Grandia II may be old, but it can teach a lot of modern RPG's a lesson in, y'know, actually being good.
Story and Characters
The plot of Grandia is full of shocking revelations and twists and turns, some truly wonderful characters and exciting cutscenes and battles so I don't want to spoil things too much here. You play Ryudo a smart mouthed bounty hunter with little respect for the priests of the good God Granas (a religion clearly modelled on Catholocism) who inadvertantly finds himself as an unlikely hero protecting a priestess of Granas called Elena from a series of unfortunate events that rapidly send the world into a spiral of destruction they must stop. It's the story of a pious young religious girl and a disrespectful athiest finding a bond between themselves all with a healthy dose of the usual fantasy complications.
As leads, both Ryudo and Elena work well together will stereotypically opposite personalites to begin with that gradually align more as the game progresses. They are both likelable in their own way and mixed in with a fantastic support cast in the form of Millenia the demon, Mareg the beatman, Roan a young traveller and Tio an Andrioid you have a winning set of characters throughout the whole game.
The God of evil Valmar and his disciples make for brilliant enemies too with their actions transforming the weak and innocent into creatures of darkness giving the story some truly shocking moments. Religious fanatic Selene in particular stands out as one of the games best enemies, with her attitude of "burn them first ask questions later" when it comes to "purging evil" placing her firmly on evils side from the get go anyway.
The plot itself is more complex than the usual Good vs Evil thing too, because the lines blur more on more as the story gets darker and the game could be taken as one that somewhat nonchalantly points out flaws in aspects of modern day belief systems too. Its a story that can make you think and have huge emotional impact at times.
Grandia II's gameplay is fairly simple in that you go from town to town, killing enemies in woods or hills on the way, then beating a dungeon and boss at the end of a section. What makes this simple premise compelling is the combat you take part in, Grandia II has a unique combat system I've never come across before that ensures that everyones moving, things are always happening and action is always taking place. The game operates on everyones image (good and bad) sliding down a bar at different speeds and hitting a certain spot to select their attack in the usual RPG style. Theres a lot of tactics you can put into place while you fight, but for those who just want to slice away at enemies thats usually a feasible option too. Its flexible, simple and fun, I wish more games used it. Levelling up occours as you fight and you also gain skill and magic points to unlock new moves.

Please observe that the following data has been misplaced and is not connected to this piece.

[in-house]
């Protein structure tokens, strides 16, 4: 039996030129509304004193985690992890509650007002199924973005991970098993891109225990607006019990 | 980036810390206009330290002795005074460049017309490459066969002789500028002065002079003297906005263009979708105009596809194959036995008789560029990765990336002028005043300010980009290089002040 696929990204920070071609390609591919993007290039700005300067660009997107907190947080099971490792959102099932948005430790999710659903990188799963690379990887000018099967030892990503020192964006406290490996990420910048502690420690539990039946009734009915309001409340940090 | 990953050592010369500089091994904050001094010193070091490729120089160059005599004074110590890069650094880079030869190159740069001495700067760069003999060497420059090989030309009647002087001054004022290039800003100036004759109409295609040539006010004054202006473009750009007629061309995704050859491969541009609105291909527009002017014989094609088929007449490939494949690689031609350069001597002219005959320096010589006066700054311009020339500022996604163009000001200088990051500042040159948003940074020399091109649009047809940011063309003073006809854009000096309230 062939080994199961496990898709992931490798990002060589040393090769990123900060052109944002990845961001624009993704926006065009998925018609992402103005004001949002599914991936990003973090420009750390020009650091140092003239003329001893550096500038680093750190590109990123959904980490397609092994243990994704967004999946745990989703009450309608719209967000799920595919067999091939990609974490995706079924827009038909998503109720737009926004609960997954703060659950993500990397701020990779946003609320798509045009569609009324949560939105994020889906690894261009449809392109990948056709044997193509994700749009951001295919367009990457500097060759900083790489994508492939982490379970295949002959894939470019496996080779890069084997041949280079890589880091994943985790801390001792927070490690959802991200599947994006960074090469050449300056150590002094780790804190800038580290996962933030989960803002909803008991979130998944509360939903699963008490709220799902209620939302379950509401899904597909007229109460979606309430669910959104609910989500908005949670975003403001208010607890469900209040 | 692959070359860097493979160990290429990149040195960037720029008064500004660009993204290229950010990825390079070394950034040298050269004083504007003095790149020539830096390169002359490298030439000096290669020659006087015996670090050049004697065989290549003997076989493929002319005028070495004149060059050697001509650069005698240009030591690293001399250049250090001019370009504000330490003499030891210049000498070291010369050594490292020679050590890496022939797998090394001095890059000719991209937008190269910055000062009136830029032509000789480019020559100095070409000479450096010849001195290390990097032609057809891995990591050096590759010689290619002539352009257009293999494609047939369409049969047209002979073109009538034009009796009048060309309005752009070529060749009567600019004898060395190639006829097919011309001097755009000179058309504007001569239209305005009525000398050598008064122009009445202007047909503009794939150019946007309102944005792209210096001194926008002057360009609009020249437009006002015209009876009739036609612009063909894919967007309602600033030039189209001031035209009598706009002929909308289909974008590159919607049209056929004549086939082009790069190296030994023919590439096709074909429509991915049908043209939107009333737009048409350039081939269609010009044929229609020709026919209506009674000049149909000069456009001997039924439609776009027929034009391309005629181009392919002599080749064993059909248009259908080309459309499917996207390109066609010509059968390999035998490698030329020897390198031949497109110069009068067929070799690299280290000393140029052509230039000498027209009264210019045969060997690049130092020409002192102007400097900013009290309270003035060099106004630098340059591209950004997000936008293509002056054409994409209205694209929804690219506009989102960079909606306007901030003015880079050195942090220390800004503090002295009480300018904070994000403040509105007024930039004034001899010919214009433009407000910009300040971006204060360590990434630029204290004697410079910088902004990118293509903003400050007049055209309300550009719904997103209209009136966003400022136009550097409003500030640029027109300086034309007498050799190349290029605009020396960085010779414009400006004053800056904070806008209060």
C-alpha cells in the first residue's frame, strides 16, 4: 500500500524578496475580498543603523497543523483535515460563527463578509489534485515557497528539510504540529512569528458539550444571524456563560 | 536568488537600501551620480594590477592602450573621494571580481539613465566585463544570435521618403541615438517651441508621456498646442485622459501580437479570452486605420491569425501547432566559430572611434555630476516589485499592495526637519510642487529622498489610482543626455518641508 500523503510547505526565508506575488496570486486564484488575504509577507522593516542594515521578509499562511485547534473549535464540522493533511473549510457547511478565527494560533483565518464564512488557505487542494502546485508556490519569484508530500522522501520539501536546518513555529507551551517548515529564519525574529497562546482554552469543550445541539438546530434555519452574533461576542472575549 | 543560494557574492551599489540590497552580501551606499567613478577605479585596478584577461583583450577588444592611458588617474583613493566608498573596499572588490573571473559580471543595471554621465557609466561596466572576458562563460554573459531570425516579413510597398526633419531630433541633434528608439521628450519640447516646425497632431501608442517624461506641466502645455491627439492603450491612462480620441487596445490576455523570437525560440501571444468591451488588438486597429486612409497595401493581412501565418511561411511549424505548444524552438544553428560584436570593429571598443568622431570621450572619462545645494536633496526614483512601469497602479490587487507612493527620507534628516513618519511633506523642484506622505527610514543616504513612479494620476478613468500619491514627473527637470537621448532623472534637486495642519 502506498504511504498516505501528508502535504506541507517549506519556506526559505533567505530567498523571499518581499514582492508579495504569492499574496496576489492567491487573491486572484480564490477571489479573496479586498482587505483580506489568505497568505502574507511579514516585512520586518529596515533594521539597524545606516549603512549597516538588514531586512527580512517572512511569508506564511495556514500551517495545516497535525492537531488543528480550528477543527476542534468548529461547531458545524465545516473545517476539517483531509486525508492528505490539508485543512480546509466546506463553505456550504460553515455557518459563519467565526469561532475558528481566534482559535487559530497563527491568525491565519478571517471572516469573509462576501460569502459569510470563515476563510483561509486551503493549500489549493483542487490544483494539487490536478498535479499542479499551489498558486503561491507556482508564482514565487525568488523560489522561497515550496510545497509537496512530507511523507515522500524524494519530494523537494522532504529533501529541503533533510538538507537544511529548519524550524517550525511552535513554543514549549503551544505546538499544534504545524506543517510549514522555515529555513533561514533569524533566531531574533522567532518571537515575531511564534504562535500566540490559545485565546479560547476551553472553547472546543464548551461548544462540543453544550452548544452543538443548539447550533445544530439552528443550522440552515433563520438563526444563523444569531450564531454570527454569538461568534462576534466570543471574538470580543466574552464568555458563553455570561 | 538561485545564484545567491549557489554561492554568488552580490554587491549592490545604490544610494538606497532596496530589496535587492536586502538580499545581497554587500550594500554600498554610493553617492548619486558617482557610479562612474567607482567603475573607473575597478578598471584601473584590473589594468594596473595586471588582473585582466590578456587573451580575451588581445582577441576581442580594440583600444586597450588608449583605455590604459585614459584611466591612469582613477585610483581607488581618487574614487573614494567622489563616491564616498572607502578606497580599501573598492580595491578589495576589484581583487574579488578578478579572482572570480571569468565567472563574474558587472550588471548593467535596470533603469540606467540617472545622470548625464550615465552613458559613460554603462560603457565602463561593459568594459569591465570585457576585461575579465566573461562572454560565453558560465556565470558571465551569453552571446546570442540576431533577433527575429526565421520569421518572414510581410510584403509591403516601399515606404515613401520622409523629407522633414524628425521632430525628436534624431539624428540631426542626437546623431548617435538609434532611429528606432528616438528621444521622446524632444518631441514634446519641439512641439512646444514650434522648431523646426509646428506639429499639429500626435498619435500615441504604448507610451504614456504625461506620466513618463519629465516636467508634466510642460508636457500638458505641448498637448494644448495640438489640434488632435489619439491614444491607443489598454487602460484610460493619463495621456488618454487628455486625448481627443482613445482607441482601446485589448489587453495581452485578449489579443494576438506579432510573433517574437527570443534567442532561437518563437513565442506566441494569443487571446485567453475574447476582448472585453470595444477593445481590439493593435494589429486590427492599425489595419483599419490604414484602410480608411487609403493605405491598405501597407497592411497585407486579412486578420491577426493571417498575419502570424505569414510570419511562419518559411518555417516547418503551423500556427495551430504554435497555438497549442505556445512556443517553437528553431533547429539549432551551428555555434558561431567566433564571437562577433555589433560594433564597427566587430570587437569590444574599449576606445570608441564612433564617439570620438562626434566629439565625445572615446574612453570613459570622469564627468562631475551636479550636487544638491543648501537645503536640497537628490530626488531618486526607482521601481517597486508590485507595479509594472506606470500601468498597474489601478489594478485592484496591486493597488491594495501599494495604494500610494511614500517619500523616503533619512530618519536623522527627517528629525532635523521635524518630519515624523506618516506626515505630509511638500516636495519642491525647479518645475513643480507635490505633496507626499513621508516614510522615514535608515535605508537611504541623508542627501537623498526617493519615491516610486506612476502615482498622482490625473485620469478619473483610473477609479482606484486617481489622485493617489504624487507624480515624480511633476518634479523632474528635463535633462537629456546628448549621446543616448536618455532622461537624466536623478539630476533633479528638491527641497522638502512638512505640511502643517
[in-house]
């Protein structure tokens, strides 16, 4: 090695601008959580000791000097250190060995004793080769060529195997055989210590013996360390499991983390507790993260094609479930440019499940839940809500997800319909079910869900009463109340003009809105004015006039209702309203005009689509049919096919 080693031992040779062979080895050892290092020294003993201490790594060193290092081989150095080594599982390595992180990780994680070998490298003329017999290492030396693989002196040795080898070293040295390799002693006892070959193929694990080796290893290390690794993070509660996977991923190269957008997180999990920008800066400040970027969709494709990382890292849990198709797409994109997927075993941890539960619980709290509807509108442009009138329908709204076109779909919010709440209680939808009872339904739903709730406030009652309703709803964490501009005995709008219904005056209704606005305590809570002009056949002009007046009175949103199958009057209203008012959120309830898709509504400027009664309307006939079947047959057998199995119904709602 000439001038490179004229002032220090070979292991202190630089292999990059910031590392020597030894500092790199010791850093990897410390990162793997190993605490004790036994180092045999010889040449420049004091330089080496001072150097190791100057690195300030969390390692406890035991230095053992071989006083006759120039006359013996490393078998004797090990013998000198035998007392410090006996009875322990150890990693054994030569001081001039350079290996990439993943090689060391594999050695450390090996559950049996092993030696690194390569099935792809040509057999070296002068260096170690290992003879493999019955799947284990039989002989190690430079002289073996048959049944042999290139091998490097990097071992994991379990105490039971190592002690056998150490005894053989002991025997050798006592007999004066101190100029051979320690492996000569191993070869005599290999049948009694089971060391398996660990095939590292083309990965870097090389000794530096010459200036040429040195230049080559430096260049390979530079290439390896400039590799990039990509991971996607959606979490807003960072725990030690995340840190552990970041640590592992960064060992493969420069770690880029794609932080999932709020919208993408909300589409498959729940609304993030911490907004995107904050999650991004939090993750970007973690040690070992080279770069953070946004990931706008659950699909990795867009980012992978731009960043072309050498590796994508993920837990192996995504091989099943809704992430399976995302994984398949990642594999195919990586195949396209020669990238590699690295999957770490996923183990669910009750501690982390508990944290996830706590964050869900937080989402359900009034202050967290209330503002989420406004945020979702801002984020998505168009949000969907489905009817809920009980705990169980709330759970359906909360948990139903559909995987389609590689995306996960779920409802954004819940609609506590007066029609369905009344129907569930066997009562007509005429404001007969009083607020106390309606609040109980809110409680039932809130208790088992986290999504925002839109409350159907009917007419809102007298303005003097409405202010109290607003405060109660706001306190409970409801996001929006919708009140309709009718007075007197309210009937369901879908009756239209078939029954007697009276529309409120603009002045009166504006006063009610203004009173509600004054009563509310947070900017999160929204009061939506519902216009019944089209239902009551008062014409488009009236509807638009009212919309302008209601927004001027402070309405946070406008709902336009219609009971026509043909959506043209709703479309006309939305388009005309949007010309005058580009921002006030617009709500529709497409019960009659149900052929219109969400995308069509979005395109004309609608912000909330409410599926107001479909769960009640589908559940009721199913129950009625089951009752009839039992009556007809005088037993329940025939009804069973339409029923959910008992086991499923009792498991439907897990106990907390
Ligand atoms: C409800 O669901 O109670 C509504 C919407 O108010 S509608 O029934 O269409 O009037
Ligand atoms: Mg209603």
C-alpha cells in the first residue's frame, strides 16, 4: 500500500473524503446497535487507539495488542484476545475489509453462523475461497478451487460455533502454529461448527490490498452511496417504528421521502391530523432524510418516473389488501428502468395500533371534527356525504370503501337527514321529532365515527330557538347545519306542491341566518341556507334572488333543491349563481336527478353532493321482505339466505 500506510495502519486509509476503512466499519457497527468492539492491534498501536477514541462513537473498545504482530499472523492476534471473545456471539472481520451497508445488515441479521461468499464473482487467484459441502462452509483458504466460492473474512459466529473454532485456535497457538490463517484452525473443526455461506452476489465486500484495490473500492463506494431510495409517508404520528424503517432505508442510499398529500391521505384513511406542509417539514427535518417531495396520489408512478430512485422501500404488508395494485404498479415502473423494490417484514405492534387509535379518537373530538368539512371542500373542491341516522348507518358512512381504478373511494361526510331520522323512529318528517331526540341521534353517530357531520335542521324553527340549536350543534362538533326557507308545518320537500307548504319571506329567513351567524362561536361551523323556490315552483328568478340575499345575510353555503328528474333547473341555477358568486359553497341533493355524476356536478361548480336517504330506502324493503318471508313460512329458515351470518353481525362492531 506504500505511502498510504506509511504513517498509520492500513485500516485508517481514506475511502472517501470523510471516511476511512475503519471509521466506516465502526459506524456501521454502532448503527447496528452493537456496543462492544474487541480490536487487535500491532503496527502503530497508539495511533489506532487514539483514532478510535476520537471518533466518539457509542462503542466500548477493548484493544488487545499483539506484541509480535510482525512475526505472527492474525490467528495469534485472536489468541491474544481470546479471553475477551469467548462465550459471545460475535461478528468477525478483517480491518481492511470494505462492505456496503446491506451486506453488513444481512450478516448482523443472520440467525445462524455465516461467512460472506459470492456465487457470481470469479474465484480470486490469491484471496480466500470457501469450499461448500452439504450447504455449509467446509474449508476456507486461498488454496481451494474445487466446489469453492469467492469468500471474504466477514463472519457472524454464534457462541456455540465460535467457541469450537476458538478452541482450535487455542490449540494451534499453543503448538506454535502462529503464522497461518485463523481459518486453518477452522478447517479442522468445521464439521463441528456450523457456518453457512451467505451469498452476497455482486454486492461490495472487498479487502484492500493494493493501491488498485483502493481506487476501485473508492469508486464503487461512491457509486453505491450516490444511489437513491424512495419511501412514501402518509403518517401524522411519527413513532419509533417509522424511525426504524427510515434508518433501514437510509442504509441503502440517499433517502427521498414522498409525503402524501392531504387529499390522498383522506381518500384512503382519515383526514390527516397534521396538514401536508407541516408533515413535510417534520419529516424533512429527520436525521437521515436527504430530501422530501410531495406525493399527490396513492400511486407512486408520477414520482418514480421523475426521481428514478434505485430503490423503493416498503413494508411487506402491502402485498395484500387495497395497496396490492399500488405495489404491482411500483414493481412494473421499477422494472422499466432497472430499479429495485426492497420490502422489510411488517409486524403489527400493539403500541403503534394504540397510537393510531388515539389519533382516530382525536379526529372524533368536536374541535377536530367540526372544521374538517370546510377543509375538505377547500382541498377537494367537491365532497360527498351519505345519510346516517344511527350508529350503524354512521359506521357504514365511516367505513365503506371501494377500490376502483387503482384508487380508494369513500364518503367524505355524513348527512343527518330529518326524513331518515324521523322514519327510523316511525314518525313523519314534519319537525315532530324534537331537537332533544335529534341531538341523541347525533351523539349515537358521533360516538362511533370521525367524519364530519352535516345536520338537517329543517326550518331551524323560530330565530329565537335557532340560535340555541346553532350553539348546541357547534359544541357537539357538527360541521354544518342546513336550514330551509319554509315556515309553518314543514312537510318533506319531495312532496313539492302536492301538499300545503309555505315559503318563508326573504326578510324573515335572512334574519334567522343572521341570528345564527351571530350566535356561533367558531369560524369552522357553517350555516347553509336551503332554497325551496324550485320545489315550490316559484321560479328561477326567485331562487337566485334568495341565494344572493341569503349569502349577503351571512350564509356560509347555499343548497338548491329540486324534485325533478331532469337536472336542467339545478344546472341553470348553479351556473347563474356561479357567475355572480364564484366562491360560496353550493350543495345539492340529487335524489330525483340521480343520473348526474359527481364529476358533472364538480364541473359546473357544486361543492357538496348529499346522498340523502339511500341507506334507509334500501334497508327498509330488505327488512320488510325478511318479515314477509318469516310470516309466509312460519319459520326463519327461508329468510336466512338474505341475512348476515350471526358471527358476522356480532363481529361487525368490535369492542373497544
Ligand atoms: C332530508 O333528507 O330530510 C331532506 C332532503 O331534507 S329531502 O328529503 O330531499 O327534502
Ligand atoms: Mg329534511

Graphics And Sound
Graphically seeing as this is a port of an old DC game this is nothing special, slightly above PS1 standard if that. Yet the SD Chibi characters are oddly compelling to watch and my only gripe with the visuals is the camera is a little close to the character sometimes making it hard to find your way around some of the more open maps. The cute graphics do nothing to detract from the atmosphere.
The sound is nothing to write home about really but the voice acting and music are just about listenable and not awful by any means.
The games pretty big, about 30 hours for my play through but it undoubtedly could be 40 if you took things slowly enough. I didnt do all the optional content either so there is more to see. Overall for the bargin price you can find it online you get a lot for your cash.
Grandia II is a game carried by it's plot, characters and gameplay rather than technical prowess and to be fair, more games should concentrate on these aspects. This is a highly recommended title.